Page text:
When a property is rented to a tenant and that tenant wants to move it can pose some problems for both tenant and landlord – even if there is a properly drawn lease agreement in place.
When a tenant gives notice, it is important for them to adhere to the date they have committed to vacating the property. If they don’t it will impact not only on the practical ‘change-over’ arrangements, but also on the financial implications.
One of the more practical aspects is the logistics of what does happen at the ‘change-over’ time. For instance, the old tenant is moving out today but the new one is coming in tomorrow. For the landlord this can be a bit of a challenge, coordinating the time the person moves out with the inspection of the premises, the gardening or cleaning teams ‘sprucing’ the place up and then having to accommodate the new, incoming tenant at their time of arrival.
I’d like to point out some of the financial aspects that can affect both tenant and landlord when a lease is terminated:
- If a tenant doesn’t move out on the agreed date they can become liable for the rent for that month. A lease agreement usually has a clause that stipulates what notice period that needs to be given by the landlord or the tenant in order to continue with, or to terminate the lease. In terms of the Consumer Protection Act it should be between 40 to 80 working days – and there is case law that supports this, as seen in Scopeful 130 (Pty) Ltd vs Mechani Mag (Pty) Ltd.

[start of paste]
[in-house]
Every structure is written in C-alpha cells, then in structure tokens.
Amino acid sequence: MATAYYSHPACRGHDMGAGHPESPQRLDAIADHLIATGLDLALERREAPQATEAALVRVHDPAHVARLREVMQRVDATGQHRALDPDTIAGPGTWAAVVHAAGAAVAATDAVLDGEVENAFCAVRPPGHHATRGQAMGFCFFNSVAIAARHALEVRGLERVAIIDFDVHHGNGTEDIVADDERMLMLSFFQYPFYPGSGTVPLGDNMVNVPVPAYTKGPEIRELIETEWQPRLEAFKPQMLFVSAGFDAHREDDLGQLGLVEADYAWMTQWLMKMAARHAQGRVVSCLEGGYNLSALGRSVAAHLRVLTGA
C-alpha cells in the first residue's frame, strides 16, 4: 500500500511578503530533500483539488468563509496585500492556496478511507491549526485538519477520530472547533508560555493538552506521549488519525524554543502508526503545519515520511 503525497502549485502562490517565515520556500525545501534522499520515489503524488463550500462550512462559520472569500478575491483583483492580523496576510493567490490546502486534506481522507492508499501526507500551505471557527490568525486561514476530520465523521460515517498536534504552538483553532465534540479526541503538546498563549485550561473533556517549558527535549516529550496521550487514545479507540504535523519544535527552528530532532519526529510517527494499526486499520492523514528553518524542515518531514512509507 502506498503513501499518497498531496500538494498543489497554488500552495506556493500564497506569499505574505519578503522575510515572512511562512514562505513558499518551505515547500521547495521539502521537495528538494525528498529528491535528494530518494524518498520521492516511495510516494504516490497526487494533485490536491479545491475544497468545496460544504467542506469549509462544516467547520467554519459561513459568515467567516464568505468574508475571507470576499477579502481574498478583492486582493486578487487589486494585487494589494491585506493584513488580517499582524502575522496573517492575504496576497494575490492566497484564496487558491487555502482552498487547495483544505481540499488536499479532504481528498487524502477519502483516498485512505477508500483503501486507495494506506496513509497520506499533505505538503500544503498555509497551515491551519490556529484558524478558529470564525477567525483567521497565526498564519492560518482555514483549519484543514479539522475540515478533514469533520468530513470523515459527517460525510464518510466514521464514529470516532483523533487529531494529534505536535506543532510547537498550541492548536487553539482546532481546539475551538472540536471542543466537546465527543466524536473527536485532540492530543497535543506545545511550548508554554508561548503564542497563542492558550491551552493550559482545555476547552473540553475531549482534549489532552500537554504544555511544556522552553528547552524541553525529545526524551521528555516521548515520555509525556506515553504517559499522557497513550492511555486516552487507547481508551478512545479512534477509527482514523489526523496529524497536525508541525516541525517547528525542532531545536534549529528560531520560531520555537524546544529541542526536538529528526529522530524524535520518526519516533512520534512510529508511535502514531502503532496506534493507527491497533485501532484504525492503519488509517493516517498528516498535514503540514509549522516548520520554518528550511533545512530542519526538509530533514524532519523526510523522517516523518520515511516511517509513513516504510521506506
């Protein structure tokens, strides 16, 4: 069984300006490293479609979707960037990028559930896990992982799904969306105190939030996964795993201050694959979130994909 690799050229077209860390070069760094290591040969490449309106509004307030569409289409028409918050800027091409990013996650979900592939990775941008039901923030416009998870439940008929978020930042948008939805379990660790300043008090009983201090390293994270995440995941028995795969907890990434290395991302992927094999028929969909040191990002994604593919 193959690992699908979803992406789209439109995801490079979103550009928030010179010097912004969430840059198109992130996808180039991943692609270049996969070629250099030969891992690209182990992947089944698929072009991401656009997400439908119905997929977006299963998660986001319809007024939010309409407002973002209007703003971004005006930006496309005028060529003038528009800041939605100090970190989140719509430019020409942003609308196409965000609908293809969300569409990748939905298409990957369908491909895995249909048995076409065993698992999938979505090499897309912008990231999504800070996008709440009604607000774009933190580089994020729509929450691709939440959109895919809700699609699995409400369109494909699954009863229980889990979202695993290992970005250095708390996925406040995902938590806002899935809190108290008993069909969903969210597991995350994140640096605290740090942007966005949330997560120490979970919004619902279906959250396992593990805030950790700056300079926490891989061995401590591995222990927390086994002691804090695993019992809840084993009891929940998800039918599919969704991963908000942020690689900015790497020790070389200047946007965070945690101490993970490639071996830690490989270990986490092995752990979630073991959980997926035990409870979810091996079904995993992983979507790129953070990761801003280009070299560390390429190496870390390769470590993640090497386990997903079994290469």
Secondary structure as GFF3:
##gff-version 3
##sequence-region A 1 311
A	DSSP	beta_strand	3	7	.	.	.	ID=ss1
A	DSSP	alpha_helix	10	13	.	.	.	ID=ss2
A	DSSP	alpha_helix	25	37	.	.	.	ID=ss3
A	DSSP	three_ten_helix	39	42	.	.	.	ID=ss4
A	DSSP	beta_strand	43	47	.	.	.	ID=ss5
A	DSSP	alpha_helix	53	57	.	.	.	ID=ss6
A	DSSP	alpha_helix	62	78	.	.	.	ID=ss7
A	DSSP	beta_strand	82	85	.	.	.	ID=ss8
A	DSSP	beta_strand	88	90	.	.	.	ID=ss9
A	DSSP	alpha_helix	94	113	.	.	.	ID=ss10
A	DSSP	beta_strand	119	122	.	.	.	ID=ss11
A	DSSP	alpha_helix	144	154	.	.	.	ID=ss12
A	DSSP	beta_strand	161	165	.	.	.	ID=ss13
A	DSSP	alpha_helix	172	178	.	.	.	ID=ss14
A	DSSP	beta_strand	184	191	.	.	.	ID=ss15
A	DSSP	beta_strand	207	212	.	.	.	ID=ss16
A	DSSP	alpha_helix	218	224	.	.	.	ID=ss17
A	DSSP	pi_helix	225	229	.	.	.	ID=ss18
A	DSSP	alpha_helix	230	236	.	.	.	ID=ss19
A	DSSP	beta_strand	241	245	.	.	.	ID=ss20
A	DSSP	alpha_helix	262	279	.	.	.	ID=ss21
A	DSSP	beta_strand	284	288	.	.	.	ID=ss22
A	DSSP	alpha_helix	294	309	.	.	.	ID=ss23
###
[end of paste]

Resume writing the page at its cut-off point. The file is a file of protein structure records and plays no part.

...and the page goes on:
- If the lease period ends and the tenant has not stipulated a date when they will leave, the lease continues on a month-to-month basis. But the tenant can request a new lease be drawn up for another fixed period.
- However, if the tenant wants to terminate his lease prematurely, he has to give 20 business days notice to the landlord. He is also obliged to assist in finding another tenant. Usually there is one month’s rental payable as a penalty – but the Consumer protection Act is not clear on what the “reasonable penalty” should be.
- If the tenant stipulates a date when he will move (say 30 April) and he then chooses to move out earlier in April but before the end of the month, he will forfeit the rent he’s already paid and will not be entitled to a refund.
It can be a complicated business when a lease is entered into or when one ends, and the last thing you want is unpleasantness or unnecessary complications. Contact us at IGrow Wealth Investments – my team and I will help you on the road to achieving the success you deserve.